Week 3 Recap: Good, or Good Luck?


I finished last week’s piece by saying I still didn’t know who this Bears team was. And after Week 3, another nationally televised road victory, I still don’t know. And what I mean by that, is that I don’t know what I can count on seeing each week from the Bears. I have seen individual performances that have stuck out and specific concerns I see going forward, but as a unit I don’t know yet what type of team this is. And so early in the season that might not be a big deal as long as they are able to pull out wins the way they have been doing while they discover and establish their identity.

Jay Cutler has done a nice job bouncing back from a Week 1 that saw him making all of the Cutler-esque mistakes we’ve grown weary of seeing from him, and have questioned if they would ever be fixaible. The last two weeks Cutler has been accurate, avoided turnovers and managed both games effectively. He has thrown 6 touchdowns and no interceptions. Now I am aware that there have been several “almosts” in terms of turnovers, and Cutler is and always will be a guy who makes impossible looking throws with very little margin for error, but he has been completing them – including an incredible throw to Martellus Bennett on the first touchdown of the game Monday night. But the big difference is now seeing him throw the ball away and take sacks in those situations where his tendency is to force the throw. But what he has not done is turn the ball over, which I believe has been a major factor in these wins. And he has done it with his two top receivers at less than 100% and an ineffective run game.

But the thing that has struck me in these first few weeks has been the improvement of the defense. Still nowhere near the dominating defenses of the Lovie Smith era, but forcing turnovers, making red zone stops and putting the offense in a position to win games. They are taking the ball away at such a higher rate than they did last year, and many of the new players they brought in have been making significant impacts. Most notably for me, Willie Young and Kyle Fuller. The former currently leads the league in sacks, the latter in interceptions. That I did not see coming. And while this defense still isn’t dominating, some of these individual performances are doing enough to win these games until they can come together as a unit.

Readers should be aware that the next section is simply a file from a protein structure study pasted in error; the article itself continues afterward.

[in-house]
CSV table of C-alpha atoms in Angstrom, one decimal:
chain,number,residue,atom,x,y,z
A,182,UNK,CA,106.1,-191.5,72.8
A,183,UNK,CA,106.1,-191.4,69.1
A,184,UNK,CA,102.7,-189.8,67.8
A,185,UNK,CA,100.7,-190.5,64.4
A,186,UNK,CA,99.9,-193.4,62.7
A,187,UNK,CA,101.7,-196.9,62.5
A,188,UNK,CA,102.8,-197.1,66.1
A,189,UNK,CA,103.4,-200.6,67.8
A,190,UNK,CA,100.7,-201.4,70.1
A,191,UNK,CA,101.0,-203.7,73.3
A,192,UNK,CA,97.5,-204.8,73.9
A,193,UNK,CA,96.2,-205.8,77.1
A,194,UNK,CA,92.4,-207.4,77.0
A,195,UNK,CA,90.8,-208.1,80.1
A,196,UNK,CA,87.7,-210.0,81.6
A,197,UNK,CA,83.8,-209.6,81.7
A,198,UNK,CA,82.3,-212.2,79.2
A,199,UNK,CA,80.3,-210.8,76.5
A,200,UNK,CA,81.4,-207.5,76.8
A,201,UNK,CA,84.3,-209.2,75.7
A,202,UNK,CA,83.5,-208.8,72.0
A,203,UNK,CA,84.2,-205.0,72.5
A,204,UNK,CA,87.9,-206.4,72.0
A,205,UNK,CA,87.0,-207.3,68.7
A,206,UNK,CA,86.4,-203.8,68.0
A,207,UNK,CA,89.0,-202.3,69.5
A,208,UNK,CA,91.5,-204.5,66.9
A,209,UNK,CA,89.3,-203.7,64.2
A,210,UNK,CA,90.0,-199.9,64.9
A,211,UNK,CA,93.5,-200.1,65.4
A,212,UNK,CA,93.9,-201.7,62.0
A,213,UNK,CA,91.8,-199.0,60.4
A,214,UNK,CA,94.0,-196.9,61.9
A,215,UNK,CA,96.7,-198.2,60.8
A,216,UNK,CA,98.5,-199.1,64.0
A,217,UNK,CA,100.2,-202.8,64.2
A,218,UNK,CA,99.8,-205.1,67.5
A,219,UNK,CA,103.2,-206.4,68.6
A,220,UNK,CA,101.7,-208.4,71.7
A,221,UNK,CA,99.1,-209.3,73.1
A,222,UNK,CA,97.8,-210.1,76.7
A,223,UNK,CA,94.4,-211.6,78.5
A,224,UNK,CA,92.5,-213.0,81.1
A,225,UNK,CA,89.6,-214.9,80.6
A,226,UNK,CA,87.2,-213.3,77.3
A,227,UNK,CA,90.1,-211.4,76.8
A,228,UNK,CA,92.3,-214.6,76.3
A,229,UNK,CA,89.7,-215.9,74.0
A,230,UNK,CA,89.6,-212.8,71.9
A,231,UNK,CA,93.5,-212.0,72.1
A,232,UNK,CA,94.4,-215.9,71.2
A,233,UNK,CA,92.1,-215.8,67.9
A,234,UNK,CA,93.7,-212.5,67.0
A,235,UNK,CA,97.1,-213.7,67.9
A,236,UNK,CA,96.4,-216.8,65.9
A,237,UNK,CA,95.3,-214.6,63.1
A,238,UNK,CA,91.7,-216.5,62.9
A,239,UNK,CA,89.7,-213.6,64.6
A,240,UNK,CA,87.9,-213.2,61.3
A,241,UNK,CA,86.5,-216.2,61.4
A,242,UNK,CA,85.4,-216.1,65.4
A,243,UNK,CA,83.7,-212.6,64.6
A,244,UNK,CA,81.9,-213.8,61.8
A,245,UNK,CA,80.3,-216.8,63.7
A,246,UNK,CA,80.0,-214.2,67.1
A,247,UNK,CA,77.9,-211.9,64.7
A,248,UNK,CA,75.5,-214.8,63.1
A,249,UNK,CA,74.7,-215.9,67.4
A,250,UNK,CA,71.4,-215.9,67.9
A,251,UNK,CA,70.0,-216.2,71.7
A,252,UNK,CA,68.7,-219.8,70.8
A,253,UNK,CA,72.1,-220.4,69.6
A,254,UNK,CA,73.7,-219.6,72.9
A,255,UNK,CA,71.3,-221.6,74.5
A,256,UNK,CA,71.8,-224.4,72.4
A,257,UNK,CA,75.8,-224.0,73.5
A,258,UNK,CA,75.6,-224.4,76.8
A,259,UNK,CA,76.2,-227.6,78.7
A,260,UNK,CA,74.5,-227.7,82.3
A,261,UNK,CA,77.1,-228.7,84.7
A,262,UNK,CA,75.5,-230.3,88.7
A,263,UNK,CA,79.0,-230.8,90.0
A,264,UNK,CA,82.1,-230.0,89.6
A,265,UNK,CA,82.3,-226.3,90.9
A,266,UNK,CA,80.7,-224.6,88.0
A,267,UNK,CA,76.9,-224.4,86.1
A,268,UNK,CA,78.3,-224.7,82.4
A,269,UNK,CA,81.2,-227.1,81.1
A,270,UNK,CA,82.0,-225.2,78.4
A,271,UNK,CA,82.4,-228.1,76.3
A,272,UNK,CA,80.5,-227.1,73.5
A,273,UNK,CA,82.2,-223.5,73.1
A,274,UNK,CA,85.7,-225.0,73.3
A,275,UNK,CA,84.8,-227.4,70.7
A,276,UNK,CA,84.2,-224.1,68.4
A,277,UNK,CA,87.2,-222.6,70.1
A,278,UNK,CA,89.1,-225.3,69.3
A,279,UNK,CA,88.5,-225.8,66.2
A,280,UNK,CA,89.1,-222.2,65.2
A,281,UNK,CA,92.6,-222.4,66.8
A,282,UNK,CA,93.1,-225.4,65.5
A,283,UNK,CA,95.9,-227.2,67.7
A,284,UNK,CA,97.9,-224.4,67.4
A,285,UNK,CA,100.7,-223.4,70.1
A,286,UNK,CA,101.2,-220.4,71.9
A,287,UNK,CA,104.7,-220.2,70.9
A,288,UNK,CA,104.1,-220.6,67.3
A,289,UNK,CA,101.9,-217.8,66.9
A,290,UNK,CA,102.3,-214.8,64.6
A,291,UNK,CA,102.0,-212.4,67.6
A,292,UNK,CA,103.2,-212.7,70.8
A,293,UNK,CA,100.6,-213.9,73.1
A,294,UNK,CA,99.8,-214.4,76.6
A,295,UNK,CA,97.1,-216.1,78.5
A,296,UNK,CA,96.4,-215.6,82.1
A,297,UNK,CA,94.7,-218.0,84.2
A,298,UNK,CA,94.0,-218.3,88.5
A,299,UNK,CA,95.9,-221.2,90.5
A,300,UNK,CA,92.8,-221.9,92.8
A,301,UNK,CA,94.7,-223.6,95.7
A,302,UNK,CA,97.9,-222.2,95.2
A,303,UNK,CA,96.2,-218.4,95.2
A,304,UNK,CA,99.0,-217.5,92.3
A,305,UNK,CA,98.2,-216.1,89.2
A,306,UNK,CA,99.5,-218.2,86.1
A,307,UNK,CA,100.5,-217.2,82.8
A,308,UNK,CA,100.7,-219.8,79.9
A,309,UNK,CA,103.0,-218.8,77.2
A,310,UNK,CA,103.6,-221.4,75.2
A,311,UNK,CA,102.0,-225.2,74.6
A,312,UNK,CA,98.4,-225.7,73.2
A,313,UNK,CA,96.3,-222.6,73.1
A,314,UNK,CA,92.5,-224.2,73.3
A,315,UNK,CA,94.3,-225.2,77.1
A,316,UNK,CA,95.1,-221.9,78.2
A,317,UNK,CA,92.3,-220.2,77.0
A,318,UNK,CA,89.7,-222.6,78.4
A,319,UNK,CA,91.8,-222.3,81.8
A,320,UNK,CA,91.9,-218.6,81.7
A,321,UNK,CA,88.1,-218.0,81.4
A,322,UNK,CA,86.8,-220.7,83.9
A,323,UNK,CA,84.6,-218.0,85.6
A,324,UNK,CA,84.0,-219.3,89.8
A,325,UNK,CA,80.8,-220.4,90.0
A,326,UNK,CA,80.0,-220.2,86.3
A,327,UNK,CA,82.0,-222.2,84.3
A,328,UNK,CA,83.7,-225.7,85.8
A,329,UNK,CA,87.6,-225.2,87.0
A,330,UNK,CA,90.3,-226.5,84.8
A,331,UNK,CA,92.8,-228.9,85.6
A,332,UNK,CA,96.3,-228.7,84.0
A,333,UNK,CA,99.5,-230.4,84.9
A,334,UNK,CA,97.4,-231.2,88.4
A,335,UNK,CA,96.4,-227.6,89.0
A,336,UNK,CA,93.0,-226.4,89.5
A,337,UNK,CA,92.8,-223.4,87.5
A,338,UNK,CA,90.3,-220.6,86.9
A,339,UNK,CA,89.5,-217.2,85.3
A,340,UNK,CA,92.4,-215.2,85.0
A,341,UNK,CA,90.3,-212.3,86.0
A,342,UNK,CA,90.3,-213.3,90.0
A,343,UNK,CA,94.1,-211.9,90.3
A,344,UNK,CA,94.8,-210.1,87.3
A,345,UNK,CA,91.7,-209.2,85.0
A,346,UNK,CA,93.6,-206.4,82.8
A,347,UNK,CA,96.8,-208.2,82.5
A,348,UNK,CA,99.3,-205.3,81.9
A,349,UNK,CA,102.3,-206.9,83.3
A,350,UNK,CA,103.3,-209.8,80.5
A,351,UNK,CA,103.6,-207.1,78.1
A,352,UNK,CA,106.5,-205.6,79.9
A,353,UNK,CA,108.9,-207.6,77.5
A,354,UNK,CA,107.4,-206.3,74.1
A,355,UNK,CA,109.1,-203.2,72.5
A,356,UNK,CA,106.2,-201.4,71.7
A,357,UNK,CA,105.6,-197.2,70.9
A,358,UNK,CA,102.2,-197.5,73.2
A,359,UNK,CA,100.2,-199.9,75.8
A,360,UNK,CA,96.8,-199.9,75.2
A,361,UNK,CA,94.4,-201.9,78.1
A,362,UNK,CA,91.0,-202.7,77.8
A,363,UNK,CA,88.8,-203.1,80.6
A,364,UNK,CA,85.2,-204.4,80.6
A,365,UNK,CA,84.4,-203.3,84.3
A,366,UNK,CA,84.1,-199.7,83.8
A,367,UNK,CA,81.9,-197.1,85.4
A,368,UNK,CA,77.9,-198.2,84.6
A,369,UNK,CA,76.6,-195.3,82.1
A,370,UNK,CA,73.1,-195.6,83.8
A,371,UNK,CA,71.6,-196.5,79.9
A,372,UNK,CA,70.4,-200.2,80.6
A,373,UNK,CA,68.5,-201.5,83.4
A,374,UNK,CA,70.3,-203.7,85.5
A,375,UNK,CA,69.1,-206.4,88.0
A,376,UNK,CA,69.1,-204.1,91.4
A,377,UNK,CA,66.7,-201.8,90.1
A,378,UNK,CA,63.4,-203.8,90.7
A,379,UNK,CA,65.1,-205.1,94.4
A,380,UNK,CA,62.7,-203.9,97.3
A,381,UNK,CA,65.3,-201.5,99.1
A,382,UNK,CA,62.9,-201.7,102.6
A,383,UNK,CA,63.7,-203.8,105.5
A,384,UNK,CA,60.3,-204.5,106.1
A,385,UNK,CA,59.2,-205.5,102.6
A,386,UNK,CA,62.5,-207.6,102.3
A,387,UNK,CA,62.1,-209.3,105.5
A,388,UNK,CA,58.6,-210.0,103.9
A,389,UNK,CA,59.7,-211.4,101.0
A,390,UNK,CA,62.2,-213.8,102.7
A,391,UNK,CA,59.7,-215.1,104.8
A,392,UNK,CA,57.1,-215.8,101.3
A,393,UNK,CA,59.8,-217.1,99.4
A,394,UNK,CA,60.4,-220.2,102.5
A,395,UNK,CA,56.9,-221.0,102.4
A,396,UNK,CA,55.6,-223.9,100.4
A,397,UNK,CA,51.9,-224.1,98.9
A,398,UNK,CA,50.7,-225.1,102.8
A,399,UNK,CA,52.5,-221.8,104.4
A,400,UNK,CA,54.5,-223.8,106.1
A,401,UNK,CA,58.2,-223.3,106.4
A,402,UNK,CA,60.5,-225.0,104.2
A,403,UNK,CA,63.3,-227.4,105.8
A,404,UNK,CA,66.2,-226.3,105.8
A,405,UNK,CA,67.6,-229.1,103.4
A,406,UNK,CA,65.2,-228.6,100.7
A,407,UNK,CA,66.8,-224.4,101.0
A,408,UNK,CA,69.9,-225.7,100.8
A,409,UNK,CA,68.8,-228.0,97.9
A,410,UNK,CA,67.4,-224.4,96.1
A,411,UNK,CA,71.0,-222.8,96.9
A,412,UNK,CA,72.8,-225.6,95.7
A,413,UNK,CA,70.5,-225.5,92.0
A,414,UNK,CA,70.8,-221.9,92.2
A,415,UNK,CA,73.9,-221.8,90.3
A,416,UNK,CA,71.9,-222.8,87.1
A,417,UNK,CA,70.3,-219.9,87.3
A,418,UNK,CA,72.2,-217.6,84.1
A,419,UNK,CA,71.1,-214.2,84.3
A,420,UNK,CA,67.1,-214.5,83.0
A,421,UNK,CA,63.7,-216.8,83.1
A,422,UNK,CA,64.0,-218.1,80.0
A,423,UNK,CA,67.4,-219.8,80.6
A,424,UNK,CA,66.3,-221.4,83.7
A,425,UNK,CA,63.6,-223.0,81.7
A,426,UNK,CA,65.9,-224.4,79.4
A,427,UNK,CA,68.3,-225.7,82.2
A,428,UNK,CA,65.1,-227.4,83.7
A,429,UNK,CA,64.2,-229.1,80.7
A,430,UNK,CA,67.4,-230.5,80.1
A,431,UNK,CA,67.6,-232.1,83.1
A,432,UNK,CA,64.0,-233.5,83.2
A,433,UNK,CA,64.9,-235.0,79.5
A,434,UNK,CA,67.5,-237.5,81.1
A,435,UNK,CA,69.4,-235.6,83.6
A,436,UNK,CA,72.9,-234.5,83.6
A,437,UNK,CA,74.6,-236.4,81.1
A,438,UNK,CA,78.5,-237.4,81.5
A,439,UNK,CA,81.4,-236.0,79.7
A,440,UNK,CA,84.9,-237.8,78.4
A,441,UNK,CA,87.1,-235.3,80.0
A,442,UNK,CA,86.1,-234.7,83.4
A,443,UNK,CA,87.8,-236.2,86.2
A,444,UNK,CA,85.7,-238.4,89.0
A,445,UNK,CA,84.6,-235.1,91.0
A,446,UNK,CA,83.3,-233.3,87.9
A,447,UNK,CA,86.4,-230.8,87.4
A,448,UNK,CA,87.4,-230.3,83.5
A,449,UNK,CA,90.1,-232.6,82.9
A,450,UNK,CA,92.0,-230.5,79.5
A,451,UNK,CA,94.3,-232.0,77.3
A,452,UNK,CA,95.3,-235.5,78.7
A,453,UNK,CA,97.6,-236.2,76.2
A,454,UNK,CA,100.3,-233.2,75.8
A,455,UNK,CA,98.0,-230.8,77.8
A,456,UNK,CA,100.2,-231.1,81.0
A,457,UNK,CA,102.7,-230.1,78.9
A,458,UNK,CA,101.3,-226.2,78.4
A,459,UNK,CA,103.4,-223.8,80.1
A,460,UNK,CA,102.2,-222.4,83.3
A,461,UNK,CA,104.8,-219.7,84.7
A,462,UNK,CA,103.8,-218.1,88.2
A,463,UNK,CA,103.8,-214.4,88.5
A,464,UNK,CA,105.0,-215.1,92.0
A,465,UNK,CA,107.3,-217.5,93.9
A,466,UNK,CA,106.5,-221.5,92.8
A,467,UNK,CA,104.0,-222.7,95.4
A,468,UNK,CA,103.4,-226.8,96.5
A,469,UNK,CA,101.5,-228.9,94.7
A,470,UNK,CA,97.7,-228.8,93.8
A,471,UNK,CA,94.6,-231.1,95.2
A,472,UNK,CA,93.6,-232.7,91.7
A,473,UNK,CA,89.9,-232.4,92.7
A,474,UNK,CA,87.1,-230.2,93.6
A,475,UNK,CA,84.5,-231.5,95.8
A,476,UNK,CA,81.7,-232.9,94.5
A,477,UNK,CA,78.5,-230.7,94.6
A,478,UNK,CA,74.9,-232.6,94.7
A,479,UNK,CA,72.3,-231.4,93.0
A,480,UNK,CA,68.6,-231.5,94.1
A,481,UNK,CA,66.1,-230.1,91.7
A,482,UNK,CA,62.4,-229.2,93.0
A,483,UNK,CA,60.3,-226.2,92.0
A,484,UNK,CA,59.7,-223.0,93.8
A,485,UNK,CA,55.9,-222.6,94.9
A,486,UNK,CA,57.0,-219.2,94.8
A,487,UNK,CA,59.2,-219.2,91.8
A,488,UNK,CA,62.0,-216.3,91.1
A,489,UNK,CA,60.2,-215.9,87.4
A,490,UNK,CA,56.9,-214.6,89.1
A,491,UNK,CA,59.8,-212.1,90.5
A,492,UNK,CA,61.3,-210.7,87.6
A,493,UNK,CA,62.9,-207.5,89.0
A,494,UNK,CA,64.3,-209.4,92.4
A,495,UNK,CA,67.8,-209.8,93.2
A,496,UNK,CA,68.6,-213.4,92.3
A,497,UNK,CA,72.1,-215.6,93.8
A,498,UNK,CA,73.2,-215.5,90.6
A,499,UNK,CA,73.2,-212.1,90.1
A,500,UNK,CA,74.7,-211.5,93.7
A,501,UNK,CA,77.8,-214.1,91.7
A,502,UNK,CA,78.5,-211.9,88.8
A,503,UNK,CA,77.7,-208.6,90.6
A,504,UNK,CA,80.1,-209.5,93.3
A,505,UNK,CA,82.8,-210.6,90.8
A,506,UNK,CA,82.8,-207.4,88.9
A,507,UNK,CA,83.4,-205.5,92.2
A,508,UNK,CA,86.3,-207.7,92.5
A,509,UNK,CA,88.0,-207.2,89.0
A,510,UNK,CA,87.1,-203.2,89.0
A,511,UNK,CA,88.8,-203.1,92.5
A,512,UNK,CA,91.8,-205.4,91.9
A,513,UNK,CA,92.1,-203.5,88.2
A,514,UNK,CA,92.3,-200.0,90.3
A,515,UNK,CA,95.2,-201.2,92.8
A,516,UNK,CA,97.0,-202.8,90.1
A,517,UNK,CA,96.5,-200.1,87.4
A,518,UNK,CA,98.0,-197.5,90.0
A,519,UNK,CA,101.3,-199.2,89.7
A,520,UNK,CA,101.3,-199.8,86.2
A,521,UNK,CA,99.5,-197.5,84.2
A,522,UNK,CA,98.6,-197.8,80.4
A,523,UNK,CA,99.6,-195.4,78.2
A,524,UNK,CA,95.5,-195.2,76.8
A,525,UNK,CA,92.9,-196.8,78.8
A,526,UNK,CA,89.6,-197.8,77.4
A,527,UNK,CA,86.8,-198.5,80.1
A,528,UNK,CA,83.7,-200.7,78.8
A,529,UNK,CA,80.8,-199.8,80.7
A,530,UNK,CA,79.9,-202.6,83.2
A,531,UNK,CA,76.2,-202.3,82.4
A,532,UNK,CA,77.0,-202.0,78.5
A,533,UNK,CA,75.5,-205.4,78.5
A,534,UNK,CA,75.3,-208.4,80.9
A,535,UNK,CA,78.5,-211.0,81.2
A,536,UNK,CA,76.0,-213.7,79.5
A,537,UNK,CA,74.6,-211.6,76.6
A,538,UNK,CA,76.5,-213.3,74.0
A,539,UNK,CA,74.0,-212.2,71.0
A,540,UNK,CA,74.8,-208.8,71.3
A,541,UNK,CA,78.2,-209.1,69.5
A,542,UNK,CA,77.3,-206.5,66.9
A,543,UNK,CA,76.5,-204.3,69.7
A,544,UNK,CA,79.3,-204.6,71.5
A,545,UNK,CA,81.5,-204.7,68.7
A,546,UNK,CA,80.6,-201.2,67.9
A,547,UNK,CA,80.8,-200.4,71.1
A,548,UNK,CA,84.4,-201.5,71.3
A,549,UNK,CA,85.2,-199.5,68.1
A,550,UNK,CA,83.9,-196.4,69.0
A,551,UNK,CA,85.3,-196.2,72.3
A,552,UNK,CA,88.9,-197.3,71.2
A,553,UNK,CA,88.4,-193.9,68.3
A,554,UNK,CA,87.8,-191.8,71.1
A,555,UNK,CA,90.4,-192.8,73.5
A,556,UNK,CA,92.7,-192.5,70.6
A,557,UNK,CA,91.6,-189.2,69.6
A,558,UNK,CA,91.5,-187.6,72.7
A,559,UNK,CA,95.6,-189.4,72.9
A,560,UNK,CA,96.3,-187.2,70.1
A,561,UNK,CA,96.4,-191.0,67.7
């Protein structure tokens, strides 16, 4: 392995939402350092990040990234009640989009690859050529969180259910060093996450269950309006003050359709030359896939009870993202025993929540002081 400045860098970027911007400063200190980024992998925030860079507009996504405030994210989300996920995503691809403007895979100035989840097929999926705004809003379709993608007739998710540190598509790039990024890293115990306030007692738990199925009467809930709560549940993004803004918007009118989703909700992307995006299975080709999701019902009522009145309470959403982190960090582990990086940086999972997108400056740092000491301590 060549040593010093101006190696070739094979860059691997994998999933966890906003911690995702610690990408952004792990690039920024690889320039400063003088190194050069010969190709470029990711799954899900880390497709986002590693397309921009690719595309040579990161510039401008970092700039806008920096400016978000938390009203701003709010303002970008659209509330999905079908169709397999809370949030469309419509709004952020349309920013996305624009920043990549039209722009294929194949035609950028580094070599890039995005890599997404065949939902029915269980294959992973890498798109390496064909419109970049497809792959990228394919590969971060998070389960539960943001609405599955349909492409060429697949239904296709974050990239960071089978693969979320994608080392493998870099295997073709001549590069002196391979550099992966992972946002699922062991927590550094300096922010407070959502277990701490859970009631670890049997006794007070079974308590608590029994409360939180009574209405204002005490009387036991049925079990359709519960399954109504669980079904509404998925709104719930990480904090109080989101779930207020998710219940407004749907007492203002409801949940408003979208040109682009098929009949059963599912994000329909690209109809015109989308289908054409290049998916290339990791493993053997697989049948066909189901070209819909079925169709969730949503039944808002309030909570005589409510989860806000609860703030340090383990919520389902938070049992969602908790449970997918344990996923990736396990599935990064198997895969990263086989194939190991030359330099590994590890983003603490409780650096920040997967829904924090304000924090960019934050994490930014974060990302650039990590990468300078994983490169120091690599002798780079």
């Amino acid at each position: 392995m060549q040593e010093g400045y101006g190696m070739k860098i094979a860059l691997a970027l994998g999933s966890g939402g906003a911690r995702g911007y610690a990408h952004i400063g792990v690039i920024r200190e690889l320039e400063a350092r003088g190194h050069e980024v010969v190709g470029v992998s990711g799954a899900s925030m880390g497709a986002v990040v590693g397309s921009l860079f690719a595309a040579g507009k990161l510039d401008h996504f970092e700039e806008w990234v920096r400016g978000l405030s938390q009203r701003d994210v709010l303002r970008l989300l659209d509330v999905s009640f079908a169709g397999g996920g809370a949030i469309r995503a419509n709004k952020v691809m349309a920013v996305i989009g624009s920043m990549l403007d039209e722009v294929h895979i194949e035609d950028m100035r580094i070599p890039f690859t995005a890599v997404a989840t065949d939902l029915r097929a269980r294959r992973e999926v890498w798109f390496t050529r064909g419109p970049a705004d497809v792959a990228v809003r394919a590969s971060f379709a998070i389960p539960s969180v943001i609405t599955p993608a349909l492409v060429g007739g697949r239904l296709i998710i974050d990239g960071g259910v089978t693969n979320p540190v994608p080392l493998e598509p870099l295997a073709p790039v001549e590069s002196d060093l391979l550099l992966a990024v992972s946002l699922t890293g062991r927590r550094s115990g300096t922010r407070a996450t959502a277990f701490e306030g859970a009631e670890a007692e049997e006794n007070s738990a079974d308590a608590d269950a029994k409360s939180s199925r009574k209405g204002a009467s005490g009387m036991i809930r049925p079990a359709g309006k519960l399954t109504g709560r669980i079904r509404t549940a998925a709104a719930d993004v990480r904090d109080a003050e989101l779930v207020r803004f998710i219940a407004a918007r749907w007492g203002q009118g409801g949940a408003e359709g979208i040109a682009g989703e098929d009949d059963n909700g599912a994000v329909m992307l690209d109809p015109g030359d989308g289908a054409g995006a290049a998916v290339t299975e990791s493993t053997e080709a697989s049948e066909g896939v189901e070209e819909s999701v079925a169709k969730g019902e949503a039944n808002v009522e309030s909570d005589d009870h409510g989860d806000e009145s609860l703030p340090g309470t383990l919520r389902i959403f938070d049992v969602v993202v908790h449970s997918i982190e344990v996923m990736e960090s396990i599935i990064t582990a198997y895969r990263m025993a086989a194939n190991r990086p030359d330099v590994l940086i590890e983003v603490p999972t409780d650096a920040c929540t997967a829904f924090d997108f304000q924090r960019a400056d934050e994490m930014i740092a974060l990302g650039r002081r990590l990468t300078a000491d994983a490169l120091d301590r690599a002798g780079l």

The biggest issue has been and continues to be injuries. Like I said, Marshall and Jeffrey are still not playing at 100%, and probably won’t be all year. The offensive line is still missing significant pieces, as is the defensive line. And in this game, the secondary was depleted to the point where we almost didn’t have anyone to put out there in the fourth quarter. And while these aren’t exactly Pro-Bowlers getting injured, they are significant role players on a team where depth is not exactly a strength. Its hard to develop an identity when you have a revolving door at this many positions.

So after three games the Bears are 2-1, and things don’t get any easier anytime soon. The next three weeks the Bears have the Packers at home, and then go on the roiad to face Carolina and Atlanta, all teams with playoff potential and explosive offenses. These last two games may have been won with a lot of luck, and they may need more in the coming weeks to stay over .500 heading into the bye week. Nobody is running away with the division right now. As we have learned, early season success doesn’t always mean playoff appearances. I can see this team putting together an 11 win season, and I can also still see them finishing the year 8-8 or 9-7 and missing the playoffs. They need to continue to improve on offense (particularly in the run game), find consistency on defense, win the turnover battle and most importantly, they need to get and stay healthy.

This week I’d like to see a step forward from the defense. They need to put pressure on Aaron Rogers and continue to stop the run, which starts with the defensive line. I want to see the rookies continue to progress as they will need to be a big part of that success. Cutler needs to continue to play smart – but most importantly, flawed as they may be, they just need to keep finding ways to win. It doesn’t have to be pretty.